Bulgaria: June-Sofia Conference on Peace and Security held for Roma in the Balkans. Czech Republic: January-More than 100 prominent persons sign protest to government over locating of pig farm on concentration camp site. France: Loi Besson encourages the provision of council-run caravan sites. Greece: February- Local authority sets fire to five Roma houses in Aspropyrgos to construct Olympic sports facilities. Macedonia: September - Government admits 500 Roma refugees from Kosovo held for a week at the border. Romania: December-International Conference on Public Policies and Romany Women held in Bucharest. Turkey: November - Organization for Security and Cooperation in Europe Istanbul Conference welcomes the development of the Romany civil rights movement.
Romania: January-Doctors of the World colloquium on Gypsies in Europe held in Bucharest. Czech Republic: July-Fifth World Romany Congress held in Prague. Finland: Publication of St. Luke's Gospel in Romani. Germany: May-Conference on "Die unerwün-schte Deutschen" ("The Unwanted Germans") held in Stuttgart. Poland: International Romani Union and Romany National Congress sign joint declaration in Warsaw. Vatican: March-Pope John Paul II asks forgiveness for the mistreatment of Gypsies by Catholics. United Kingdom: September-A thousand police block access to the traditional Horsmonden Fair.
Germany: November-Romany writers meet in Cologne and agree to set up an international association. India: April-International Romani Union leaders visit the Romano Kher (Nehru House) in Chandigarh. Italy: November-Two hundred members of the National
Alliance march to protest new Roma housing in Rome. Macedonia: January-Magazine Roma Times begins publication. Poland: August - Permanent Romany Holocaust exhibition opened at Auschwitz. Russia: July-Thirty skinheads attack a Gypsy camp in Volgograd, killing two adults. Serbia: July-Anti-Roma graffiti appear in Panchevo and Surdulica. South Africa: Roma attend the World Conference against Racism, held in Durban.
Croatia: September-One hundred Croat parents prevent Roma children from entering a newly integrated school in the village of Drzimurec-Strelec. Finland: Drabibosko liin, the first ABC reader for Gypsies in Finland, published. July: International Romani Writers Association founded in Helsinki. France: October-Delegation representing a dozen Gypsy organizations meets minister of the interior to discuss slow process of caravan site provision. Hungary: June-A Rom-Laszlo Teleki-appointed as the state secretary for Roma affairs. Ireland: March-Housing Act criminalizes trespass by caravans. July-Traveller Movement pickets the Dail (Parliament) opposing the new Housing Act. Poland: May-Romany National Congress organizes an alternative International Romany Congress in Lodz. United Kingdom: November-Exhibition held of Gypsy children's photos at the Victoria and Albert Museum, London.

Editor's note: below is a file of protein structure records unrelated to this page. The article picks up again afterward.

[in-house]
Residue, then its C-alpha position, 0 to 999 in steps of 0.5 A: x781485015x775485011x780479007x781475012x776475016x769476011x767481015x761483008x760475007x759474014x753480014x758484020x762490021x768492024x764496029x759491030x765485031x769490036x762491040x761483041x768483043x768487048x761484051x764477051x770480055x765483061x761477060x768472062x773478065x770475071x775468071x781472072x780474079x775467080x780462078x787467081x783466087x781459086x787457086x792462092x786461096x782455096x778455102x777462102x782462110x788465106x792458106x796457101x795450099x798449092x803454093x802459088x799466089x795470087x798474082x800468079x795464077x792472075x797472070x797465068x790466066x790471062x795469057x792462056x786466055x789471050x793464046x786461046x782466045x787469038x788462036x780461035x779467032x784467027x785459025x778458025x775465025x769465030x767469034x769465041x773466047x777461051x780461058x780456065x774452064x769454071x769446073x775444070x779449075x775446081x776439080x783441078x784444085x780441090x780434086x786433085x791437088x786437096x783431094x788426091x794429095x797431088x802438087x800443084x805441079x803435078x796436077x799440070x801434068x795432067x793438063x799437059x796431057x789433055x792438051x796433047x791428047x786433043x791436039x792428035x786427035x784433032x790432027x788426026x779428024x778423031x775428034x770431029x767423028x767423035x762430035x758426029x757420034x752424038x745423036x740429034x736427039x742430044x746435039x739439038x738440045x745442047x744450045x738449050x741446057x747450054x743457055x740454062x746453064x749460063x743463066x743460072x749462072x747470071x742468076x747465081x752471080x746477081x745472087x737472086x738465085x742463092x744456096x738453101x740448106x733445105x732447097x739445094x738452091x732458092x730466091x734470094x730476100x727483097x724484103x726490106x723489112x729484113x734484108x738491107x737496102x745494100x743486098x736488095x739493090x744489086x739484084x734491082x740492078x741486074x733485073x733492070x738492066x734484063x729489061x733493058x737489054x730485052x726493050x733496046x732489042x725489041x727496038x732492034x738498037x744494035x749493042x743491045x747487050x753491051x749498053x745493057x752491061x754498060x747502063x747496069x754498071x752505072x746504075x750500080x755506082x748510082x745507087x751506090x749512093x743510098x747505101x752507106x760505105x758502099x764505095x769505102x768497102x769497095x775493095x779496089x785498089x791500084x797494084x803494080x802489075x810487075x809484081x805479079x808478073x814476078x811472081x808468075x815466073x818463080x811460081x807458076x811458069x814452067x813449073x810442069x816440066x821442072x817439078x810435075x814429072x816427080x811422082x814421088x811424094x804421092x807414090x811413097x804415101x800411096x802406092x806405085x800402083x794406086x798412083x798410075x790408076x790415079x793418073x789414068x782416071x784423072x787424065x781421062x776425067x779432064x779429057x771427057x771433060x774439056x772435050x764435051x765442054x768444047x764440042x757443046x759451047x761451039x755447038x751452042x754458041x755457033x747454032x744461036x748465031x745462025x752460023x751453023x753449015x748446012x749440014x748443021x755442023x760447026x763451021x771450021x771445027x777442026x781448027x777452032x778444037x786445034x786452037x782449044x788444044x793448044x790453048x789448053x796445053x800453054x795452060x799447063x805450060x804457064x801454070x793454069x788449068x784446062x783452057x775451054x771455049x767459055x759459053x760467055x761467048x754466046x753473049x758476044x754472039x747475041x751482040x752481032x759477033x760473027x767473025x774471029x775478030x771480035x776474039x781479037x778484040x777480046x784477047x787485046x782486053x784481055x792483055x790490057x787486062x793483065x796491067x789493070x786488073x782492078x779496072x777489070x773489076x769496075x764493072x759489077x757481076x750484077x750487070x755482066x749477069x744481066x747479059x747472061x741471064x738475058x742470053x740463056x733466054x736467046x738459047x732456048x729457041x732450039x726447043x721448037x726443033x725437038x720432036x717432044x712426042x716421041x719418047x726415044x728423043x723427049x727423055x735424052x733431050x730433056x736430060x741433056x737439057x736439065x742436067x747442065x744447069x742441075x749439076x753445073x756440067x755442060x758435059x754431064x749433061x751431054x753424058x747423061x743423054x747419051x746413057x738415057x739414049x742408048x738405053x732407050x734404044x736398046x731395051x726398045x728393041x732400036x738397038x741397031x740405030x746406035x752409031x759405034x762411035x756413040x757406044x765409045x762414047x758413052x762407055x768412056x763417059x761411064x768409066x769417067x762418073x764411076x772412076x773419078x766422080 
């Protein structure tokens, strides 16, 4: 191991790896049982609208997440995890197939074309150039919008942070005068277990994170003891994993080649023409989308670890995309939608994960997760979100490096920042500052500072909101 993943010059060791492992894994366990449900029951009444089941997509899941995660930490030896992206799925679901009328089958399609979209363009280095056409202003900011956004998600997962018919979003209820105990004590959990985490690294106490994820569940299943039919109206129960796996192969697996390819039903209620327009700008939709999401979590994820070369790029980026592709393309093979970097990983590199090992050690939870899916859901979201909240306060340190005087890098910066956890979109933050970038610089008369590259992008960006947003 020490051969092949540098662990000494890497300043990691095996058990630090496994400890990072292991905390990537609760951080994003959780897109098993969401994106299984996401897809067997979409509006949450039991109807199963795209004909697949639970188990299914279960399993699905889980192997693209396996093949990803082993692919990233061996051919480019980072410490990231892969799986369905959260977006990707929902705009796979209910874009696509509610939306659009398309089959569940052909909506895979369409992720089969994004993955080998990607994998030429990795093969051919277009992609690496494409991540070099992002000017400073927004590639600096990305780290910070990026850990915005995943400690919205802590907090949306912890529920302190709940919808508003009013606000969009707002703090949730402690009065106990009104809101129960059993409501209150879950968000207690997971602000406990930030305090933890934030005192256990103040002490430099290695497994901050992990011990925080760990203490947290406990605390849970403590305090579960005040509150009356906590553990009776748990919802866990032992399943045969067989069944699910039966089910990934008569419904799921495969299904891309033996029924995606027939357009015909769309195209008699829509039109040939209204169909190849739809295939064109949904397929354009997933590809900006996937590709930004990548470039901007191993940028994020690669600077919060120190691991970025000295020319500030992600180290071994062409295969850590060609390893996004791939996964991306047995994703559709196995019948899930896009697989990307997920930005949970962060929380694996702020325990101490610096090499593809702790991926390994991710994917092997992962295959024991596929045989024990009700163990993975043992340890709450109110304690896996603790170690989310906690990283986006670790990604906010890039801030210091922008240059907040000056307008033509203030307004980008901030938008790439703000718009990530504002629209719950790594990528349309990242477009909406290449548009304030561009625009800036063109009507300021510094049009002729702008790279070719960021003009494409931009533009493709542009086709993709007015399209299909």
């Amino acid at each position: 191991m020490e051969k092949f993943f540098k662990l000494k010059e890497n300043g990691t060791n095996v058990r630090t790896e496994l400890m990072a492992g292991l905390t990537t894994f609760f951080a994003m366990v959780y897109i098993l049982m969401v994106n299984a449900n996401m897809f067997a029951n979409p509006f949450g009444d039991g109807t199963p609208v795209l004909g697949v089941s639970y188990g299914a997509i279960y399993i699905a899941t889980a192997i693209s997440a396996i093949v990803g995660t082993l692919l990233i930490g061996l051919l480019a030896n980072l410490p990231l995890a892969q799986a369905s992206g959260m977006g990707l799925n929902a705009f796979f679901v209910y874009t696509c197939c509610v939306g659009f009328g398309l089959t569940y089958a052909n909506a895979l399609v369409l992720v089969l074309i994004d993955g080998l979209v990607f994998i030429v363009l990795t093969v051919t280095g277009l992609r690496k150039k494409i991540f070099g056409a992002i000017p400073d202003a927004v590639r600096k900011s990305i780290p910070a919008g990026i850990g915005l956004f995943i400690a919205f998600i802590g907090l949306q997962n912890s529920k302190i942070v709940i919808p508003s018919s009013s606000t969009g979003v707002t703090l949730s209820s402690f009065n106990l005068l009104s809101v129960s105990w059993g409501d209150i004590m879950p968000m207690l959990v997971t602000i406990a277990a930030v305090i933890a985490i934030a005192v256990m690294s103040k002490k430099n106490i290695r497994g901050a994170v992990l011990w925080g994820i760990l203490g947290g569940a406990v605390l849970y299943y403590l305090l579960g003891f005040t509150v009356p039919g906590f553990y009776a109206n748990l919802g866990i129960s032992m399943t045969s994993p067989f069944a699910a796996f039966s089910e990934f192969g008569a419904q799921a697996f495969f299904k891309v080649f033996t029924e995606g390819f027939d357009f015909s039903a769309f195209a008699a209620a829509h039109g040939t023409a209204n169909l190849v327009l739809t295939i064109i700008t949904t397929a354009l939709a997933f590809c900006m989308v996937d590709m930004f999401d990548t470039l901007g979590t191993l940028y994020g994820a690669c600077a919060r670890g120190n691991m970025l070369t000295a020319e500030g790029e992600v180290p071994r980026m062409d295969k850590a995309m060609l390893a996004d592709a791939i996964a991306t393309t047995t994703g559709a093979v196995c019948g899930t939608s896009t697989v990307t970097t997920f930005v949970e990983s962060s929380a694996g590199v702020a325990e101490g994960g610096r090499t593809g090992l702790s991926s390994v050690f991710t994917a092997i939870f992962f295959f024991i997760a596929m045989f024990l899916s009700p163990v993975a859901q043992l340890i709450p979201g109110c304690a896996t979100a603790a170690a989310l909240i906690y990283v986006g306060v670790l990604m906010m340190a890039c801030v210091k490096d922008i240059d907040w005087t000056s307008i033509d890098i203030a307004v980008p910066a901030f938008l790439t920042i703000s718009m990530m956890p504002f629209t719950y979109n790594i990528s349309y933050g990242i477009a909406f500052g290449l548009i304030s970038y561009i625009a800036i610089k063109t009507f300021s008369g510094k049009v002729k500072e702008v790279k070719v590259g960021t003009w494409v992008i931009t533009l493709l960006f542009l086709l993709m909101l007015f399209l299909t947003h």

Croatia: October-Ms. Mukic, deputy ombudsman, criticized for condemning segregation in schools. Hungary: June-World Bank sponsors international conference on Roma in eastern Europe in Budapest. Ireland: Internal Security Bill proposes fines of 3,750 euros for Travelers who trespass. Switzerland: August-British Gypsies protest against UK policy at a UN conference in Geneva. United Kingdom: Fifteen-year old Irish Traveler Johnny Delaney killed in a racist attack in Liverpool. 5 November -Villagers in Sussex burn caravan and effigies of Gypsies.
France: 16 December -Council of Europe and the European Roma and Travellers Forum sign a partnership agreement in Strasbourg. Greece: More Gypsy settlements are cleared away near the Olympic Games venues in Athens. Spain: November-Gypsy organizations hire Saatchi and Saatchi to mount a campaign to change public attitudes toward Gypsies. United States: 8 November -Sen. Hillary Clinton presents the keynote address at the conference Plight of the Roma, held at Columbia University.
2005 Austria : 4 February -President Heinz Fischer attends a memorial ceremony for the four Roma killed in 1995. Bulgaria: 31 August - Authorities destroy 25 Roma houses in the Hristo Botev district of Sofia. Europe: 28 April -European Parliament adopts a resolution on Roma rights. 17 May -European Court of Human Rights opens the case against discrimination in the city of Ostrava, Slovakia. Finland: September-International Romany Music Festival held in Porvoo. German: 12 September -International An-tiziganismus Conference held in Hamburg. Norway: 27 April - Gypsies take part in demonstration outside the Parliament in Oslo stressing need for education. Russia: January-Four hundred Roma leave the town of Iskitim after a pogrom. Slovakia: 17 March - United Nations Committee on the Elimination of Racial Discrimination rules that Slovakia's housing policies violate international law. Spain: 13 September -The flamenco musical Los Tarantos (based on Romeo and Juliet) opens in Madrid. United Kingdom: May- Sylvia Dunn stands for Parliament from Folkestone against Conservative Party leader Michael Howard. 25 July -Government announces £8 million fund for new and refurbished caravan sites. October-A Scottish parliamentary committee criticizes the government for not improving the quality of life of Gypsy and Traveler families.